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From: Deane Yang (deane_yang_at_[hidden])
Date: 20051012 09:21:55
Jeff Garland wrote:
> On Mon, 10 Oct 2005 23:22:24 0400, Deane Yang wrote
>> Jeff Garland wrote:
>>> Wow, that's amazing. Replace quantity_vector with time_duration and
>>> quantity_point with time_point and you have the core concepts behind
>>> datetime. And the 32 versus zero  seems an awful lot like an epoch_time
>>> adjustment. So I suppose I'm saying I believe there is something fundamental
>>> here :)
>>>
>> Yes, there is.
>>
>> If you dig back in the archives, I tried to explain it all before,
>> but obviously not very well.
> (stuff deleted)
>
> Sorry if I missed or didn't respond to your comments the first time.
Definitely understandable.
> However,
> I now have reasons to be more interested in the theoretical foundations.
> Specifically, the LWG committee is rightly an intense group that needs to
> ensure the quality and correctness of things that get added to the standard 
> having additional theoretical foundations for the datetime concepts can't
> hurt. Any chance you can point me to some sort of references (preferably
> readable to folks that have only taken ~15 college math courses ;)
>
Here's a brief summary of the idea (assuming that you learned about
vector spaces (http://en.wikipedia.org/wiki/Vector_space) in linear
algebra) (In anything you read about vector and affine spaces, if they
say "field F", just assume that F is the set of real numbers):
A "dimension" or, as Matt calls it, a "point quantity" or, as you call
it the set of "time_points", without choosing any particular unit,
corresponds to the mathematical concept of an "affine line" or an
"1dimensional affine space" A (see
http://en.wikipedia.org/wiki/Affine_space).
Associated with any "point quantity" or "dimension" or the set of
"time_points" is the set of all possible differences between two points.
Matt calls this a "vector quantity"; you call it the set of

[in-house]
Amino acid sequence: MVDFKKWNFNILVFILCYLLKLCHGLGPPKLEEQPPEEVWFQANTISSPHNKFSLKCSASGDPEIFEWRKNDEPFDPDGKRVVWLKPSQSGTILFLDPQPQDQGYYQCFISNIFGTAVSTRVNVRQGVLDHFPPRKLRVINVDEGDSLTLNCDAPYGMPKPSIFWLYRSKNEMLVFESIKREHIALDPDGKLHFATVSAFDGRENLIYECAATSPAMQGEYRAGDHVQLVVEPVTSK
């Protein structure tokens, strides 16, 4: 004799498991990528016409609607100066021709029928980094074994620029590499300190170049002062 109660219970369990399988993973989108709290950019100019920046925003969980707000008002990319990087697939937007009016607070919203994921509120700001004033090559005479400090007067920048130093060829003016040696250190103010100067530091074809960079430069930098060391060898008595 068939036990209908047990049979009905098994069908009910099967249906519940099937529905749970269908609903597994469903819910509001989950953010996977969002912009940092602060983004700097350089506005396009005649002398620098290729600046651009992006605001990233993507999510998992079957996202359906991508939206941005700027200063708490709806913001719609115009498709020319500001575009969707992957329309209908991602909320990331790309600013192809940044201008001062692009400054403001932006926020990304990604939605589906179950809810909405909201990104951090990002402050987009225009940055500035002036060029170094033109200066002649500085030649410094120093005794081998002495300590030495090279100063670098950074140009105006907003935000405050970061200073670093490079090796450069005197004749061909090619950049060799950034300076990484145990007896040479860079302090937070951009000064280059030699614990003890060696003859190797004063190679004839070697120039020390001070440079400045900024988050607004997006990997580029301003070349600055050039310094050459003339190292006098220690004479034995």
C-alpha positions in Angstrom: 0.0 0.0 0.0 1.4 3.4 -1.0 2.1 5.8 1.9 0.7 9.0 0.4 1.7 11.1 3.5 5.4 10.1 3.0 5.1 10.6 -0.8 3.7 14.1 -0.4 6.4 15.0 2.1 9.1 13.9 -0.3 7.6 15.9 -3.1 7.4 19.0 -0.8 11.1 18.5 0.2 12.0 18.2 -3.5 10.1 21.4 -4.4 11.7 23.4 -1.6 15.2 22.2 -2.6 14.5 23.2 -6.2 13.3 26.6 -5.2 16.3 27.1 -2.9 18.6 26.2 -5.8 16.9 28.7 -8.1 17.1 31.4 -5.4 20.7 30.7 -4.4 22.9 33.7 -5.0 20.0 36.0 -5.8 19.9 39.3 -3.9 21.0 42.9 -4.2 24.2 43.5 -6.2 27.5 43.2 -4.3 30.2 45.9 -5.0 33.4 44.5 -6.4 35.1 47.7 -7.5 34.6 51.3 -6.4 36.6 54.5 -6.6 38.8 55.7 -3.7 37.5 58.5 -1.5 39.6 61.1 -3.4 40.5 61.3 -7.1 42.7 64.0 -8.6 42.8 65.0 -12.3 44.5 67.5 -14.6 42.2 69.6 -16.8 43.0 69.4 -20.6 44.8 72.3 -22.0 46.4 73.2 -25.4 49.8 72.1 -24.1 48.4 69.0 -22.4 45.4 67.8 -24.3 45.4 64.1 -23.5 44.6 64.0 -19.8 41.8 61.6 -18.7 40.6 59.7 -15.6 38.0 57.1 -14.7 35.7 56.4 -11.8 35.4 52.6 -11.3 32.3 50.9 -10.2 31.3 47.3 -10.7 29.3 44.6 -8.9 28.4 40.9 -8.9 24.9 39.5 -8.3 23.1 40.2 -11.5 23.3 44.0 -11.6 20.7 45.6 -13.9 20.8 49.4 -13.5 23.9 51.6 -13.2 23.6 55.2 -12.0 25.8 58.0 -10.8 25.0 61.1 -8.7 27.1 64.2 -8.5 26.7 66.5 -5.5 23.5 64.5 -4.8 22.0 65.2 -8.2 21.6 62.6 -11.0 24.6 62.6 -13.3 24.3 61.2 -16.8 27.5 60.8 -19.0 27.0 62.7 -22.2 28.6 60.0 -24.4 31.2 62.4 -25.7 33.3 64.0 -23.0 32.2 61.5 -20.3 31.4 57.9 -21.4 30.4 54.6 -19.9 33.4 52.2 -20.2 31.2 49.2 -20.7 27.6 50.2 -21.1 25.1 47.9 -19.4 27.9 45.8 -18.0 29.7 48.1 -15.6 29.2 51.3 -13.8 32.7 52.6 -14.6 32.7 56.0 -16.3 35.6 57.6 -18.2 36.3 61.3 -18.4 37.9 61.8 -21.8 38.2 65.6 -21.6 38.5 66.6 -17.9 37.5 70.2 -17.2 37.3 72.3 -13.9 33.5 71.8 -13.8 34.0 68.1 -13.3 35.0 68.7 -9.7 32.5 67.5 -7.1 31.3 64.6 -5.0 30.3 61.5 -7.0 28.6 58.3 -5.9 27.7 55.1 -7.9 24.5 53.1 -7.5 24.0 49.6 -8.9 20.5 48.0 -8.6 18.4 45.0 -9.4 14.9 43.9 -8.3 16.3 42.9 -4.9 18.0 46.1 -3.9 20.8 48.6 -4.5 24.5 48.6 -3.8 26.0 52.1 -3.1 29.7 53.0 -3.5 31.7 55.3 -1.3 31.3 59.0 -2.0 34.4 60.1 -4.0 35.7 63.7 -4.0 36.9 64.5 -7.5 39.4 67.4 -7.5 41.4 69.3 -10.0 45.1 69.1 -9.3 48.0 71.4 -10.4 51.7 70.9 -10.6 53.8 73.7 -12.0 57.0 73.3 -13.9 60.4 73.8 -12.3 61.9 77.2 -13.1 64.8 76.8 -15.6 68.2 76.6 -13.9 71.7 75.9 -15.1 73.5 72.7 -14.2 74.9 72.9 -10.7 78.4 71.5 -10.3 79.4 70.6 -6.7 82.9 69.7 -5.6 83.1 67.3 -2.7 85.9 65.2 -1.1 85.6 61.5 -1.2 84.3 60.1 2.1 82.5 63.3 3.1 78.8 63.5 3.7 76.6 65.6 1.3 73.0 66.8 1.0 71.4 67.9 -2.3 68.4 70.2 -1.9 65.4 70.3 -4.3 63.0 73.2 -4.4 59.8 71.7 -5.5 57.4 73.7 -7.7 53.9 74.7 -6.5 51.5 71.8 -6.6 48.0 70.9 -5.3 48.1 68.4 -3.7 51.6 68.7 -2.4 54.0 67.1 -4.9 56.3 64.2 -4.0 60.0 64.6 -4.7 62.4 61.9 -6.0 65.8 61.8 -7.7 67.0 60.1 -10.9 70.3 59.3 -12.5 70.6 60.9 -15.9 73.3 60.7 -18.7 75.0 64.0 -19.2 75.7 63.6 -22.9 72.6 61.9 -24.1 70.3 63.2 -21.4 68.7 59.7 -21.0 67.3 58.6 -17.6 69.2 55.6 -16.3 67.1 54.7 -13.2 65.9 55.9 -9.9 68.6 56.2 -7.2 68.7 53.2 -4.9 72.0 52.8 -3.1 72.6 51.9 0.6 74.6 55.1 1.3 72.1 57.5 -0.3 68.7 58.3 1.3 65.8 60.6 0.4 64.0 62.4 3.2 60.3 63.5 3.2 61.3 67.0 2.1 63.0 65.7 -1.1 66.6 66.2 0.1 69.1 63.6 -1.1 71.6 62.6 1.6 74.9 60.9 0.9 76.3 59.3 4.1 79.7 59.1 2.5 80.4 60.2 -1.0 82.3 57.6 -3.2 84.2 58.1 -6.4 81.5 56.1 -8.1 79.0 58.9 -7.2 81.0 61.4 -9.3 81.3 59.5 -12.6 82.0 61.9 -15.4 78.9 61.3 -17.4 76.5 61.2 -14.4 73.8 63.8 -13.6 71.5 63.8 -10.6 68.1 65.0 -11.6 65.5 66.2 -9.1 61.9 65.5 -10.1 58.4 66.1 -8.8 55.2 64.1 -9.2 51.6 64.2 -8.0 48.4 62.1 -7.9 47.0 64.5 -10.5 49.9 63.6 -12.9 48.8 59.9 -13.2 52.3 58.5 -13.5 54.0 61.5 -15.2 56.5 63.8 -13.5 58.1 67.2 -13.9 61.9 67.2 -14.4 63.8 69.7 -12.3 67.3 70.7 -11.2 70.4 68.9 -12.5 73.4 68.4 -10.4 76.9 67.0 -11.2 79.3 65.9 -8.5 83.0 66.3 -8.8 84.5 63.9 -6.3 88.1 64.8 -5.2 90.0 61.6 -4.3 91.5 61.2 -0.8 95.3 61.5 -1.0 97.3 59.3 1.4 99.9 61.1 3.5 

"time_durations"; mathematicians call it the (1dimensional) vector
space (http://en.wikipedia.org/wiki/Vector_space) associated with the
affine space.
Assigning (relative) units to a vector quantity corresponds to fixing a
nontrivial realvalued linear function f: R > V on the vector space V.
Think of V as a straight line with the "zero vector" marked and the map
f as like putting a ruler on top of the straight line, assigning a real
number to each point on the line. Notice, however, that you have to line
up the ruler so that the 0 on the ruler is placed against the
zerovector. So your only flexibility in what you do is stretching or
shrinking the ruler.
Assigning (absolute) units to a point quantity corresponds to fixing a
nontrivial affine map
(http://en.wikipedia.org/wiki/Affine_transformation) f: R > A, where A
is the set of all possible values of the point quantity. Think of A as a
competely blank straight line and the map f as putting a ruler on top
of the line. This time, since the line is blank, you can slide the ruler
along the line and put the 0 on the ruler against any point on A. So you
have more flexibility with your units; you can stretch, shrink, or slide
the ruler.
Unit casting corresponds to the situation where you have two different
rulers you want to use, and you need to convert a number on one ruler
into the corresponding number on the other. For vector quantities, you
just need to multiply the number by a fixed proportionality constant.
For point quantities (temperature is the best example here), you might
also need to do an addition or subtraction, too.
You can always turn any vector space V into an affine space, by simply
"forgetting" where the zero vector is. You can always turn any affine
space into a vector space V by arbitrarily choosing a point in A and
declaring it to be the zero vector.
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